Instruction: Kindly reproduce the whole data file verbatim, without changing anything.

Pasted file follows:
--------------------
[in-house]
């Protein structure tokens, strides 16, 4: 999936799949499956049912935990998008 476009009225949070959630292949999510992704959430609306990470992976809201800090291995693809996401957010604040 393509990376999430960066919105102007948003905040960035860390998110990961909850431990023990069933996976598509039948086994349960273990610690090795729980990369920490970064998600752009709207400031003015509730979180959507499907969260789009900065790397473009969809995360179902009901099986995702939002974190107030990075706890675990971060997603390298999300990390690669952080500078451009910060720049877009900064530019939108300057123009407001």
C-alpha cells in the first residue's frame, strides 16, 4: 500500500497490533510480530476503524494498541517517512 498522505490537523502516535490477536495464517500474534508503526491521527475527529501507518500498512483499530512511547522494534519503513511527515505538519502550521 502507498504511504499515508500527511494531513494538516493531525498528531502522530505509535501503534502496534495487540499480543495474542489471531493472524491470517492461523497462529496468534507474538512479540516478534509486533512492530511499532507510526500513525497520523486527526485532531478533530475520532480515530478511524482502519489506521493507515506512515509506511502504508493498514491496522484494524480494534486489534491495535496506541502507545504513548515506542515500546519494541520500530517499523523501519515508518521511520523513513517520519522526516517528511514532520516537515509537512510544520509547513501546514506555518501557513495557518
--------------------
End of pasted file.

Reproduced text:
[in-house]
């Protein structure tokens, strides 16, 4: 999936799949499956049912935990998008 476009009225949070959630292949999510992704959430609306990470992976809201800090291995693809996401957010604040 393509990376999430960066919105102007948003905040960035860390998110990961909850431990023990069933996976598509039948086994349960273990610690090795729980990369920490970064998600752009709207400031003015509730979180959507499907969260789009900065790397473009969809995360179902009901099986995702939002974190107030990075706890675990971060997603390298999300990390690669952080500078451009910060720049877009900064530019939108300057123009407001």
C-alpha cells in the first residue's frame, strides 16, 4: 500500500497490533510480530476503524494498541517517512 498522505490537523502516535490477536495464517500474534508503526491521527475527529501507518500498512483499530512511547522494534519503513511527515505538519502550521 502507498504511504499515508500527511494531513494538516493531525498528531502522530505509535501503534502496534495487540499480543495474542489471531493472524491470517492461523497462529496468534507474538512479540516478534509486533512492530511499532507510526500513525497520523486527526485532531478533530475520532480515530478511524482502519489506521493507515506512515509506511502504508493498514491496522484494524480494534486489534491495535496506541502507545504513548515506542515500546519494541520500530517499523523501519515508518521511520523513513517520519522526516517528511514532520516537515509537512510544520509547513501546514506555518501557513495557518